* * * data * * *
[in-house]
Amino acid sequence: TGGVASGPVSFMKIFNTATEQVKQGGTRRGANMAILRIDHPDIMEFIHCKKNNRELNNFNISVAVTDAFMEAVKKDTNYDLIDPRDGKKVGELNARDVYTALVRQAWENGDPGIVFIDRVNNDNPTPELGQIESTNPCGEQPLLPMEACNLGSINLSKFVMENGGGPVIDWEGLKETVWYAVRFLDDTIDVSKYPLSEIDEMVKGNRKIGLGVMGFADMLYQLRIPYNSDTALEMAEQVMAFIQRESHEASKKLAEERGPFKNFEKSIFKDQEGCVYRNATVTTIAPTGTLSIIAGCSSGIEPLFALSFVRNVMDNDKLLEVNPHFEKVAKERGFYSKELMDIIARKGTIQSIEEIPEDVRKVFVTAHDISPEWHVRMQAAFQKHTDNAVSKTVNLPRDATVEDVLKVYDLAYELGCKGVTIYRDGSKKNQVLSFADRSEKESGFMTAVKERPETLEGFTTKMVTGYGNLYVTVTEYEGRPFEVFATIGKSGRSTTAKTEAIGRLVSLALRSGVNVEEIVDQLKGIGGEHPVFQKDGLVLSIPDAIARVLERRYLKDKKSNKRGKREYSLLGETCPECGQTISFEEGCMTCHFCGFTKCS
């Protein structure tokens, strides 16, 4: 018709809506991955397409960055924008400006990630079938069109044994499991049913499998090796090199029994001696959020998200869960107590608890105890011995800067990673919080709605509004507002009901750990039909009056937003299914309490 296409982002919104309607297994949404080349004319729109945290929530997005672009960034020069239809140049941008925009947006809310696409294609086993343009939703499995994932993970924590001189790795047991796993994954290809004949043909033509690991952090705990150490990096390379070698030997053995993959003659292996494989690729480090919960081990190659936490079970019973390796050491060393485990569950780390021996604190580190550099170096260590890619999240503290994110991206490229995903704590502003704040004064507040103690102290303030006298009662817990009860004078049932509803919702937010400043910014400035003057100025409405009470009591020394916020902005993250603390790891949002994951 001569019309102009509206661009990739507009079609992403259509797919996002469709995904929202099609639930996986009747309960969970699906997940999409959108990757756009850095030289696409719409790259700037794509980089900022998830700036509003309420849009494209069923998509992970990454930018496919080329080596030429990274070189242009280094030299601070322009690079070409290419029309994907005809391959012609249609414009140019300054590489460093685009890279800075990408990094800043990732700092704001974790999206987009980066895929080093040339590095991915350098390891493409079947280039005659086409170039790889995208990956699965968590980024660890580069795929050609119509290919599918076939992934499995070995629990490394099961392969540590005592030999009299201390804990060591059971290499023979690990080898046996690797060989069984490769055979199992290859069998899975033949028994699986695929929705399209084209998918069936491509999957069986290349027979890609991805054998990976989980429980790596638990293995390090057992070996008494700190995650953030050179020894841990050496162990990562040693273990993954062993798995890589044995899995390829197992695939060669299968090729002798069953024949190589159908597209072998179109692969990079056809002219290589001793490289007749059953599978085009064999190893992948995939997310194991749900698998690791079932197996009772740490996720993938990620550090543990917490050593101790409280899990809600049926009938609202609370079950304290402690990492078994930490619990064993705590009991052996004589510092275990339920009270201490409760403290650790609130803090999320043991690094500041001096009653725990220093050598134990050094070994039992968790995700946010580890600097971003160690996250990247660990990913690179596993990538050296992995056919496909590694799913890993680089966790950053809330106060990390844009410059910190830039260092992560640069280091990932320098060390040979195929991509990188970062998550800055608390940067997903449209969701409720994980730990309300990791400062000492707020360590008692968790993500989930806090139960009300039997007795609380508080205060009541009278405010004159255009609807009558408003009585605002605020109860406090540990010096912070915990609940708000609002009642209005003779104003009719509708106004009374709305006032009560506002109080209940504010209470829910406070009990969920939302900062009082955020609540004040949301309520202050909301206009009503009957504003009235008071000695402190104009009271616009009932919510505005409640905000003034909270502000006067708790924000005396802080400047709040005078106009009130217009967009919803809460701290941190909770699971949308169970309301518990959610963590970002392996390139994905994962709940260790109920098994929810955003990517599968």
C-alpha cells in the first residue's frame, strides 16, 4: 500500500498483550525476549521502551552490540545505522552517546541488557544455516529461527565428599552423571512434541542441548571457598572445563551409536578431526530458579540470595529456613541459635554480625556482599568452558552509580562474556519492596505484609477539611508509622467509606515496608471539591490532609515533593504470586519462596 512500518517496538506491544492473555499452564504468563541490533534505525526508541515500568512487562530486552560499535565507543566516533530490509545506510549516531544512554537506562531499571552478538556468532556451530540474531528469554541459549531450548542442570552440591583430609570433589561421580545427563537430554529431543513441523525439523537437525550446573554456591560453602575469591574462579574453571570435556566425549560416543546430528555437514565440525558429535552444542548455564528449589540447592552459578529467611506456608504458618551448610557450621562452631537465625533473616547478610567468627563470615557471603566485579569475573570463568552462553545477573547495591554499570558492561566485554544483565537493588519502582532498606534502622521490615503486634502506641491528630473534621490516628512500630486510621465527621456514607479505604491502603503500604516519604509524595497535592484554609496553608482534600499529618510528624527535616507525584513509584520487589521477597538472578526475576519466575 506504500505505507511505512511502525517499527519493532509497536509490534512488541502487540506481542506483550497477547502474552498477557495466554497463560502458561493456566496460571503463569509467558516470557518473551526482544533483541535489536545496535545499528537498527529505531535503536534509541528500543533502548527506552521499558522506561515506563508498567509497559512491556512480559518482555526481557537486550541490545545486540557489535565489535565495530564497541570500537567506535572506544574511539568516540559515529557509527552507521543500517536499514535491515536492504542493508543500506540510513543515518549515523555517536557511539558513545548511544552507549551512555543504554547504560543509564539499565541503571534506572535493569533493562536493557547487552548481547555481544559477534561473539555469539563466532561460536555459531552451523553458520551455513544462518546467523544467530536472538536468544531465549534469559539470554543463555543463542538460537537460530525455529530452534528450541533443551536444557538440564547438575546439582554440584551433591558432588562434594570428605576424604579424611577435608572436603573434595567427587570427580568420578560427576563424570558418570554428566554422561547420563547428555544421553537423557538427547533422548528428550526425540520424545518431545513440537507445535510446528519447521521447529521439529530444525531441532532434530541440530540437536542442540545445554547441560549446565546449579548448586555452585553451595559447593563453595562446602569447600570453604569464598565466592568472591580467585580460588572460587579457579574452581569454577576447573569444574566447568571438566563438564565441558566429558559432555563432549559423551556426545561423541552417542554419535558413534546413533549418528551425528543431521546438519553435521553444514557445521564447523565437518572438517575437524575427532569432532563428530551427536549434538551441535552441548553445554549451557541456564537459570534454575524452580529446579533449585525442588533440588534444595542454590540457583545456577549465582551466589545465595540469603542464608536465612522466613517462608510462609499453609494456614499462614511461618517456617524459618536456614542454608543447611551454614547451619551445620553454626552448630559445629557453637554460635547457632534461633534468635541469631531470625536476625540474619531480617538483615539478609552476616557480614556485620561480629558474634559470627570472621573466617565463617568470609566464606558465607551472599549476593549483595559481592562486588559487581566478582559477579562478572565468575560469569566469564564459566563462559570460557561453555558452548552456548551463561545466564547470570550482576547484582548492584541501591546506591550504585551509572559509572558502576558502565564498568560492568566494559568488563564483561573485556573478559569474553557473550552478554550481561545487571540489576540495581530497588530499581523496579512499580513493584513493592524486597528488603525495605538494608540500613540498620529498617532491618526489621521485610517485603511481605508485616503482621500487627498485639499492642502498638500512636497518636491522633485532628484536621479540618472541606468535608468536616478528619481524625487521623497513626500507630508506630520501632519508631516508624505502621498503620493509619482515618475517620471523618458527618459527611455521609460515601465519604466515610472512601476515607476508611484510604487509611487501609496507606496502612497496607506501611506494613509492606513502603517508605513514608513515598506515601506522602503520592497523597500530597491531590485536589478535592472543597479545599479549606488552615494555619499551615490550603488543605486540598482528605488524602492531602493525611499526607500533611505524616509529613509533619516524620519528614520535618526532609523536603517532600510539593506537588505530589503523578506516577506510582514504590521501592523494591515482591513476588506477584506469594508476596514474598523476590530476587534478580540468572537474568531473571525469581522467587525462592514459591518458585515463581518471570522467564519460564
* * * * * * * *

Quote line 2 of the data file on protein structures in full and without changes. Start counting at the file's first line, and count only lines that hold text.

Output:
Amino acid sequence: TGGVASGPVSFMKIFNTATEQVKQGGTRRGANMAILRIDHPDIMEFIHCKKNNRELNNFNISVAVTDAFMEAVKKDTNYDLIDPRDGKKVGELNARDVYTALVRQAWENGDPGIVFIDRVNNDNPTPELGQIESTNPCGEQPLLPMEACNLGSINLSKFVMENGGGPVIDWEGLKETVWYAVRFLDDTIDVSKYPLSEIDEMVKGNRKIGLGVMGFADMLYQLRIPYNSDTALEMAEQVMAFIQRESHEASKKLAEERGPFKNFEKSIFKDQEGCVYRNATVTTIAPTGTLSIIAGCSSGIEPLFALSFVRNVMDNDKLLEVNPHFEKVAKERGFYSKELMDIIARKGTIQSIEEIPEDVRKVFVTAHDISPEWHVRMQAAFQKHTDNAVSKTVNLPRDATVEDVLKVYDLAYELGCKGVTIYRDGSKKNQVLSFADRSEKESGFMTAVKERPETLEGFTTKMVTGYGNLYVTVTEYEGRPFEVFATIGKSGRSTTAKTEAIGRLVSLALRSGVNVEEIVDQLKGIGGEHPVFQKDGLVLSIPDAIARVLERRYLKDKKSNKRGKREYSLLGETCPECGQTISFEEGCMTCHFCGFTKCS